Glaucony is present in the Palaeocene sediments of the London Basin, from the Thanet Sand Formation to the gravel beds at the base of the Lower Mottled Beds of the Reading Formation. The Upnor Formation glaucony is a rare example of formation in warm, shallow, brackish water and this, combined with the ready availability of fresh material from boreholes, make this study important in developing our understanding of this mineral. Glaucony comprises up to 50% of the Upnor Formation, a grey to green sandstone, of variable thickness and composition, which was deposited in a warm, shallow, marine to estuarine environment, ∼55.6–56.2 Ma. Using morphological criteria, X-ray diffraction data and K+ abundance, the Upnor glaucony may be defined as evolved. The underlying shallow marine Thanet Sand contains <5% of nascent to slightly evolved glaucony. The rare earth element (REE) data for the Upnor Formation suggest more than one source for the sediment from which the Upnor glaucony formed, while the Thanet REE data are consistent with a large detrital clay component.
In the Upnor Formation, the large proportion of glaucony that occurs as granule fragments rather than whole granules, and the high-energy estuarine to shallow-marine environment of deposition, are indicative of reworking. The Upnor glaucony is inferred to be intraformationally reworked, rather than derived from the Thanet Sand Formation. The glaucony may have formed in sediments deposited away from the main estuarine channel, and been subsequently reworked into higher-energy sediments. Warm seas with freshwater mixing are more typically characteristic of verdine formation than of glaucony. The shallow, brackish environment of deposition suggests that there is not a clear distinction between the environmental requirements of verdine (or odinite) and glaucony (or glauconite), as is often proposed. The highly fractured, delicate nature of some granules indicates that they have experienced some maturation in situ, after reworking.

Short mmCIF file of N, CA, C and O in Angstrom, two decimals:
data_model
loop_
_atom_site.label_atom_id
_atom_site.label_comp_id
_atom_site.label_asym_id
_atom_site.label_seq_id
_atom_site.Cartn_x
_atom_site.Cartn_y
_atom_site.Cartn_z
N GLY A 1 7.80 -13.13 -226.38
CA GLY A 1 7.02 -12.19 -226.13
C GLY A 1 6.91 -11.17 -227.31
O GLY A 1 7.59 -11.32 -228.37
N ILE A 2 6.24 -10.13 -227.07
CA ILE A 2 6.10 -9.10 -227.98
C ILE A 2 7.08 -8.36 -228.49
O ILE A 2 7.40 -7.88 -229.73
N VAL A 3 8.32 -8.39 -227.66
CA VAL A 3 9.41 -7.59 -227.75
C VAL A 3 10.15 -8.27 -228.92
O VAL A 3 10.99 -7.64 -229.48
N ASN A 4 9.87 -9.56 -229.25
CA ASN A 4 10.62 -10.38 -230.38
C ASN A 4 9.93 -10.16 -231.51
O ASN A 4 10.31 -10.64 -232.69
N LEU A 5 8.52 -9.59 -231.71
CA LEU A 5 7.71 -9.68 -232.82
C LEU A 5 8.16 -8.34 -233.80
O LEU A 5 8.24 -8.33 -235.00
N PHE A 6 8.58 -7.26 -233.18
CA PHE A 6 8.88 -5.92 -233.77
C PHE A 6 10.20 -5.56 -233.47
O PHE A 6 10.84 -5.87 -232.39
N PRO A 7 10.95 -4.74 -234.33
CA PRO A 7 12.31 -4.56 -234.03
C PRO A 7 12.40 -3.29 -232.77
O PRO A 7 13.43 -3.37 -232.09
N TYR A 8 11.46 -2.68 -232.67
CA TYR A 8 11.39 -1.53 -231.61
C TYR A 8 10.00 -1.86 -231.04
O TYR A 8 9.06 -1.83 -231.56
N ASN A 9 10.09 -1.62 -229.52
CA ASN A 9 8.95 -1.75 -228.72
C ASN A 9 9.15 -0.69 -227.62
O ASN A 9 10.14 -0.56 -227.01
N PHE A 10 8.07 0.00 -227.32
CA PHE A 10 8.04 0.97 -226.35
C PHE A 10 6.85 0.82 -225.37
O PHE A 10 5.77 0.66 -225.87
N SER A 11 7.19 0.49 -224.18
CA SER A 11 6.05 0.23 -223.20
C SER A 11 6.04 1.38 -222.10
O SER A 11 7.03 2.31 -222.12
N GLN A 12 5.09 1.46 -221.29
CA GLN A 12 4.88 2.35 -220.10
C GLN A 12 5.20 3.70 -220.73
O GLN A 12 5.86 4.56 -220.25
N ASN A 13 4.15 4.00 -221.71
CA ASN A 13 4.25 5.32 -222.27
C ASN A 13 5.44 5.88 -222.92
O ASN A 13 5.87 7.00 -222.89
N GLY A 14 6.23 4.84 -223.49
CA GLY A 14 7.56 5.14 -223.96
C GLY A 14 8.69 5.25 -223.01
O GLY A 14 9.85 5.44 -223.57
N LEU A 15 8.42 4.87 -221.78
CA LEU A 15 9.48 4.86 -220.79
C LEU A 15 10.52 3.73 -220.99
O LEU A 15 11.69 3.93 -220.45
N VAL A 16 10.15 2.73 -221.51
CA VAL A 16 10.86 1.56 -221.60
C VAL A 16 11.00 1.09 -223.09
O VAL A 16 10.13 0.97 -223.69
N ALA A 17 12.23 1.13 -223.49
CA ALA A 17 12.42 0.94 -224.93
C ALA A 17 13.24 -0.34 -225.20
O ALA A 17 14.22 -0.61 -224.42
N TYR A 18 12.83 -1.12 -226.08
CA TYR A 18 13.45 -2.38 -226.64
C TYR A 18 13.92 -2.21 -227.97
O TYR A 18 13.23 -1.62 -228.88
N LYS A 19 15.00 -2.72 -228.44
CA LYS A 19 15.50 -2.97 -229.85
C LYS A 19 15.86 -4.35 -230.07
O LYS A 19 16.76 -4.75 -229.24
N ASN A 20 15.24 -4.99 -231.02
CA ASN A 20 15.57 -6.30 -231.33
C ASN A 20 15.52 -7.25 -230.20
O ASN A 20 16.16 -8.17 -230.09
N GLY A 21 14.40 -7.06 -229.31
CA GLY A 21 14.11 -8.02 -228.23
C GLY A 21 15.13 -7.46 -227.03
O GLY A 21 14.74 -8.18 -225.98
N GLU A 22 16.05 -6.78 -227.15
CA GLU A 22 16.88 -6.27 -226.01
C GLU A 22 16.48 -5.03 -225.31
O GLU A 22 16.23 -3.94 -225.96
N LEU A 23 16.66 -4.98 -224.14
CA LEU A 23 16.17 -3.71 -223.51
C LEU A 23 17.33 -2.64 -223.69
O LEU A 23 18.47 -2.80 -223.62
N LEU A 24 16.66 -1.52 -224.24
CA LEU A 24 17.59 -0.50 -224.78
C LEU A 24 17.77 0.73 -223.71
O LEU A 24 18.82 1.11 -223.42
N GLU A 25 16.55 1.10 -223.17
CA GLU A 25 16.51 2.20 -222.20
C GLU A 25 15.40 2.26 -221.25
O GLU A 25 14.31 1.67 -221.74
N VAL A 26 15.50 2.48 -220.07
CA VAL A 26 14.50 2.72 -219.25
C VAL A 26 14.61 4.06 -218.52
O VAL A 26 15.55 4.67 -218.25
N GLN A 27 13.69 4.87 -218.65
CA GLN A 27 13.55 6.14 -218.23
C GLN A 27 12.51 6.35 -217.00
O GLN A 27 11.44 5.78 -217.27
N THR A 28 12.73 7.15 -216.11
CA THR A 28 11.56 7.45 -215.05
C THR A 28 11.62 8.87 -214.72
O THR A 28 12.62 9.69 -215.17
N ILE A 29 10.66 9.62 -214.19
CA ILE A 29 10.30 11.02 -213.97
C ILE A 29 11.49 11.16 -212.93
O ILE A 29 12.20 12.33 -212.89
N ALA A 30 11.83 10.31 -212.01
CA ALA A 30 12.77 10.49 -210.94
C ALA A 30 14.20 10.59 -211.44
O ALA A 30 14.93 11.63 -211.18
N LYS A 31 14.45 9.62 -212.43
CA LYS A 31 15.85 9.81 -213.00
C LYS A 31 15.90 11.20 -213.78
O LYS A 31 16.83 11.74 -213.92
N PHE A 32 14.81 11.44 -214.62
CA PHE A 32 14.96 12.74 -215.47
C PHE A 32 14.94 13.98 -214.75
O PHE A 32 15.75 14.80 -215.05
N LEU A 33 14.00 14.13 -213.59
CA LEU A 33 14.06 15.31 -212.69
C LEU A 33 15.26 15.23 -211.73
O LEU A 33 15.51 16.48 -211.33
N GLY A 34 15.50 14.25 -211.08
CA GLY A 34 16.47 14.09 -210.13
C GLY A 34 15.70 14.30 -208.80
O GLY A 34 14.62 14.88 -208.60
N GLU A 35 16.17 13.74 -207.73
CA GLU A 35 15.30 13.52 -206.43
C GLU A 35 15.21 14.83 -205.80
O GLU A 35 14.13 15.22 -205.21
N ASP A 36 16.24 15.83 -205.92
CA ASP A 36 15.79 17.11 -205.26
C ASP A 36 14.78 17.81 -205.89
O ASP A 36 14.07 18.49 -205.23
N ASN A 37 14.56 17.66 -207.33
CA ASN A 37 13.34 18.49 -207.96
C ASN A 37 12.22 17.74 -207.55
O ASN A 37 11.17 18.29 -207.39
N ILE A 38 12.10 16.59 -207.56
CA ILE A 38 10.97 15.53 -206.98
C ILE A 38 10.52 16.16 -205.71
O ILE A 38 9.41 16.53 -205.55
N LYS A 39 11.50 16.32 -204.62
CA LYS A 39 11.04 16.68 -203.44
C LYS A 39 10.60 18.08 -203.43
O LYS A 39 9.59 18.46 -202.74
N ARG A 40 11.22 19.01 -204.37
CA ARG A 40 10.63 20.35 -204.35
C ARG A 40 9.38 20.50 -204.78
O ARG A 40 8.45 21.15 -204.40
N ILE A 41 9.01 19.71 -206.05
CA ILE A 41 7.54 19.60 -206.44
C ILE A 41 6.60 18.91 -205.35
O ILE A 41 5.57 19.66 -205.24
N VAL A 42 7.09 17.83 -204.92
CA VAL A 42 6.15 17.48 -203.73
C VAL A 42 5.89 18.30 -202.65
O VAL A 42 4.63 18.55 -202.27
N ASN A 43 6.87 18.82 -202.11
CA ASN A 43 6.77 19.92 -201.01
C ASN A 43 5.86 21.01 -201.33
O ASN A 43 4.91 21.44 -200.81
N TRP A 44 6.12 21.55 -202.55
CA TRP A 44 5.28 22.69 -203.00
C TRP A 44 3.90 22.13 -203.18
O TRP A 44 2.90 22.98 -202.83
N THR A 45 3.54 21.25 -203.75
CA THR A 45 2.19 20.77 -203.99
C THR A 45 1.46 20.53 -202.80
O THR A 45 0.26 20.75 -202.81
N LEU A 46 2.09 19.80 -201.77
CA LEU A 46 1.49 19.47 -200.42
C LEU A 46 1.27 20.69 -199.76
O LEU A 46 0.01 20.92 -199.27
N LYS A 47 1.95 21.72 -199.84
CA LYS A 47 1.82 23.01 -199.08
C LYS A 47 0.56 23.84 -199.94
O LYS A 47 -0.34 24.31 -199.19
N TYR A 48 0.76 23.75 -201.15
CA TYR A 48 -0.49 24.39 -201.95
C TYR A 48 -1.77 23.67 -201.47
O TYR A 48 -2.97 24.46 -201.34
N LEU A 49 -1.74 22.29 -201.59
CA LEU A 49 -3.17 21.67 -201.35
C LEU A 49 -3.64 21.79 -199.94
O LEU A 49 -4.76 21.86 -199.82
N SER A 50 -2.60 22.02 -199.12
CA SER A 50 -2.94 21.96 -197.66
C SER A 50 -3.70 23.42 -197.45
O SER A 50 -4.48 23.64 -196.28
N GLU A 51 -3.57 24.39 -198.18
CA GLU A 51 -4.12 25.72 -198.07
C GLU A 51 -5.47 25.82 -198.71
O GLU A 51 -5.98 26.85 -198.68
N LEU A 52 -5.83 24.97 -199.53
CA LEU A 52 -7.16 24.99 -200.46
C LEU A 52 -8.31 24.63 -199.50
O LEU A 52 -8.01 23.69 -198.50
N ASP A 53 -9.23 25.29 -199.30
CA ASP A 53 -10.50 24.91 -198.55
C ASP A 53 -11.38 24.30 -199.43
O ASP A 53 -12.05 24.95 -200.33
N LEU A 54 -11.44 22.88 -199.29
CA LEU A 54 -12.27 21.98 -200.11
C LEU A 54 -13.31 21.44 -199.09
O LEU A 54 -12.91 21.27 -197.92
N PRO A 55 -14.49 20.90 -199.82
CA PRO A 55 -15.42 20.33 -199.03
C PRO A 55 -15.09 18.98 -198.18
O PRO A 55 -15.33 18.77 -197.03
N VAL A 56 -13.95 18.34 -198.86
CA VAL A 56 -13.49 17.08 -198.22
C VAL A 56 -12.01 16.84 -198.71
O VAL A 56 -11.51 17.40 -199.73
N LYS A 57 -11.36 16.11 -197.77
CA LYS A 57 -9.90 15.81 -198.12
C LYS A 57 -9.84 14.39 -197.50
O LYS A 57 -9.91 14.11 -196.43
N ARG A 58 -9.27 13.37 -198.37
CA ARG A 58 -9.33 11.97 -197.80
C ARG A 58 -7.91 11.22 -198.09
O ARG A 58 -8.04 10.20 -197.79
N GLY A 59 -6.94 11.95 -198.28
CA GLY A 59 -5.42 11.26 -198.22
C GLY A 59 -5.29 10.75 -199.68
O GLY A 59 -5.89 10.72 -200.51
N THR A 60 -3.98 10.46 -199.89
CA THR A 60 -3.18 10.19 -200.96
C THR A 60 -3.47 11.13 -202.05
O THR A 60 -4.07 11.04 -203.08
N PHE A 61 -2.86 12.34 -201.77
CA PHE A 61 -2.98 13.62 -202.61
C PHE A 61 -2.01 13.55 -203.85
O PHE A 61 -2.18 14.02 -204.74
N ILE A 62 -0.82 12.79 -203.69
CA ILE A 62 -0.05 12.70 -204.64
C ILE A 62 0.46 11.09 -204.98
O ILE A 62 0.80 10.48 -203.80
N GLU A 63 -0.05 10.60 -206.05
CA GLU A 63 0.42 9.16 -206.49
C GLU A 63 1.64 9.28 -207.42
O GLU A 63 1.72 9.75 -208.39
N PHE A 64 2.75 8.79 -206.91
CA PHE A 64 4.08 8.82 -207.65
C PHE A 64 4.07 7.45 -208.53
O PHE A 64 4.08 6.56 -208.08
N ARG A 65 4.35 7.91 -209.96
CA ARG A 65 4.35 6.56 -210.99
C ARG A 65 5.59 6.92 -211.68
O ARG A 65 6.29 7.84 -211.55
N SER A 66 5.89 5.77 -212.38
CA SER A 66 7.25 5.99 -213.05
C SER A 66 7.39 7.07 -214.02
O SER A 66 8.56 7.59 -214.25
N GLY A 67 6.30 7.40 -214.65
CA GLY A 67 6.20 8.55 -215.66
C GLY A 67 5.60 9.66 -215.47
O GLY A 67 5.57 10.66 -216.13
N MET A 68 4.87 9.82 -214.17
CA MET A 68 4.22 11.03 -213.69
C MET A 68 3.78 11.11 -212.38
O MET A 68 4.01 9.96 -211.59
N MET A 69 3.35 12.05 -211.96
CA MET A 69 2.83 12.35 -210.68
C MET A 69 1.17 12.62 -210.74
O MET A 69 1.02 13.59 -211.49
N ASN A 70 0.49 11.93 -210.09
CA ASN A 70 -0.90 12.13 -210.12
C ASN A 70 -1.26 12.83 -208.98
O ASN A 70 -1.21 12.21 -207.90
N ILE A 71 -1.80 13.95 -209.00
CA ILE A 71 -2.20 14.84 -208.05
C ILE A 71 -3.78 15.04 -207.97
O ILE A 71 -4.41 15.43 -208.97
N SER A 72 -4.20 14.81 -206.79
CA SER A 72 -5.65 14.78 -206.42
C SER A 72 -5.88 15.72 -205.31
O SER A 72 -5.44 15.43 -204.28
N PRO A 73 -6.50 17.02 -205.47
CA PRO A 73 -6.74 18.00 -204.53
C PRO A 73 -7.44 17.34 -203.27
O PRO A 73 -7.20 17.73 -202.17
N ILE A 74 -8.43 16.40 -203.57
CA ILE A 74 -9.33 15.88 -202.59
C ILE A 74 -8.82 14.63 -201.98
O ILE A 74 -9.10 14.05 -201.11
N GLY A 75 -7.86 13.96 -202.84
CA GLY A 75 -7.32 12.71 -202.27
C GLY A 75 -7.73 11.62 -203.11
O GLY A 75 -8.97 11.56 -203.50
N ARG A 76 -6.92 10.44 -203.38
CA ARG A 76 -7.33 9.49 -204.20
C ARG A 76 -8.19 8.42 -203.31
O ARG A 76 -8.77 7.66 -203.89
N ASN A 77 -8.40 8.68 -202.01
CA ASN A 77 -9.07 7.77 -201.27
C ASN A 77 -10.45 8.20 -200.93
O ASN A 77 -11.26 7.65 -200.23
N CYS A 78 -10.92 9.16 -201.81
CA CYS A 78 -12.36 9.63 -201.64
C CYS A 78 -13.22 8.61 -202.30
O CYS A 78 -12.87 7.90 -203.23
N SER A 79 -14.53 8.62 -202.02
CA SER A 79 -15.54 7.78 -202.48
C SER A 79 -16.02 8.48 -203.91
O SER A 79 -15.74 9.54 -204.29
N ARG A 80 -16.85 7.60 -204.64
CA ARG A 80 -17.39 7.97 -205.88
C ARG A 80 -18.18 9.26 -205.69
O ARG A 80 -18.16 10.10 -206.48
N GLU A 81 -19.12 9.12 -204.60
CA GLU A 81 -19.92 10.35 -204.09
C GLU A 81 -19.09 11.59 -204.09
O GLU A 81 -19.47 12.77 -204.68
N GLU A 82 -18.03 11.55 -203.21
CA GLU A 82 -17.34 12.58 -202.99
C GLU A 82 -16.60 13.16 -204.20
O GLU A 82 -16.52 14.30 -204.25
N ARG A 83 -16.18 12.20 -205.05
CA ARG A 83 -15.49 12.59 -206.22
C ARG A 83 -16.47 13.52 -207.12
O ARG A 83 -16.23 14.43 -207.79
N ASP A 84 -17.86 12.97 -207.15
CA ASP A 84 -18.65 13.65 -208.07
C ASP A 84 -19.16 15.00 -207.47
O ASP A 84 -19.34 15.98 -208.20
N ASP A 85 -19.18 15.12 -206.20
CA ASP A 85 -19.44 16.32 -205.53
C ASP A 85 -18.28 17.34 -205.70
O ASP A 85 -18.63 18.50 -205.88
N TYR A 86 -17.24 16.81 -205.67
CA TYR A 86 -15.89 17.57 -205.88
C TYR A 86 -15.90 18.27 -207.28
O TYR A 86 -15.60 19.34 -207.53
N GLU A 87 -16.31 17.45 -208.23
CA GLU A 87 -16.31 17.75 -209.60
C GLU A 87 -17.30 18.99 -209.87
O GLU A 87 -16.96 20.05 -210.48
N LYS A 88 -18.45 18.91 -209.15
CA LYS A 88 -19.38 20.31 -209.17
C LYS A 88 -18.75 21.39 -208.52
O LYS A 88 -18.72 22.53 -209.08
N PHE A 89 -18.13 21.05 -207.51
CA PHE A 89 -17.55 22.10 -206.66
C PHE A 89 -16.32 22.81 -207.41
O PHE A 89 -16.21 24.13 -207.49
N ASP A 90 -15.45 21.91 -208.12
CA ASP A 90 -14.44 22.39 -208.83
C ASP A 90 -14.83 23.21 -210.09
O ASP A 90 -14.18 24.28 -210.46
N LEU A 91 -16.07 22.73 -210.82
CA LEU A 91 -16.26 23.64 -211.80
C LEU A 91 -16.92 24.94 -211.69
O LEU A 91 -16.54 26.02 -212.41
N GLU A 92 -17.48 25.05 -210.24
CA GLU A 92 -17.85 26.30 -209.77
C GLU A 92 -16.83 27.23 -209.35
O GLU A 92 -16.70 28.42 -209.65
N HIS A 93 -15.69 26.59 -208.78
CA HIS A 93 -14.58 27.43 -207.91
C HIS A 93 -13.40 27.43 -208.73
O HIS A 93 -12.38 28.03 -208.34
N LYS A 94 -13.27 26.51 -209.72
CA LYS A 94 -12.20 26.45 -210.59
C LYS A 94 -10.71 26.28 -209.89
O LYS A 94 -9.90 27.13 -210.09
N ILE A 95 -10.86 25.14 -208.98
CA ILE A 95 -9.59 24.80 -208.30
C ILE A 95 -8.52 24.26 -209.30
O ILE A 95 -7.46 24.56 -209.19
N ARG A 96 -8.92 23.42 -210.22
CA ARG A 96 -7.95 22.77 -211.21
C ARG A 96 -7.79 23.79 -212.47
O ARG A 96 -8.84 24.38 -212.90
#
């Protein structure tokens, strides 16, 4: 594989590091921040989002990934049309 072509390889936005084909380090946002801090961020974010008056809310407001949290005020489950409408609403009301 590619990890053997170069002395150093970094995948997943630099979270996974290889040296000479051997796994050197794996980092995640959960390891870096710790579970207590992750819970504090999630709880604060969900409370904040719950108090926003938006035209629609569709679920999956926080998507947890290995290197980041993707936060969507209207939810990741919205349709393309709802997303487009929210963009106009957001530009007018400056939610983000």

The oxygen and hydrogen isotopic compositions of Upnor Formation shark teeth and glaucony point to formation in low-salinity water at ∼23 ± 3°C, also consistent with formation in the Upnor Formation, rather than in a fully marine sediment and subsequent reworking. A higher than normal temperature of formation may have increased the rate of evolution of glaucony.
Our multidisciplinary study considers many of the factors relating to depositional environment that must be considered when glaucony-rich facies are encountered in comparable palaeo-environmental settings elsewhere in the geological record.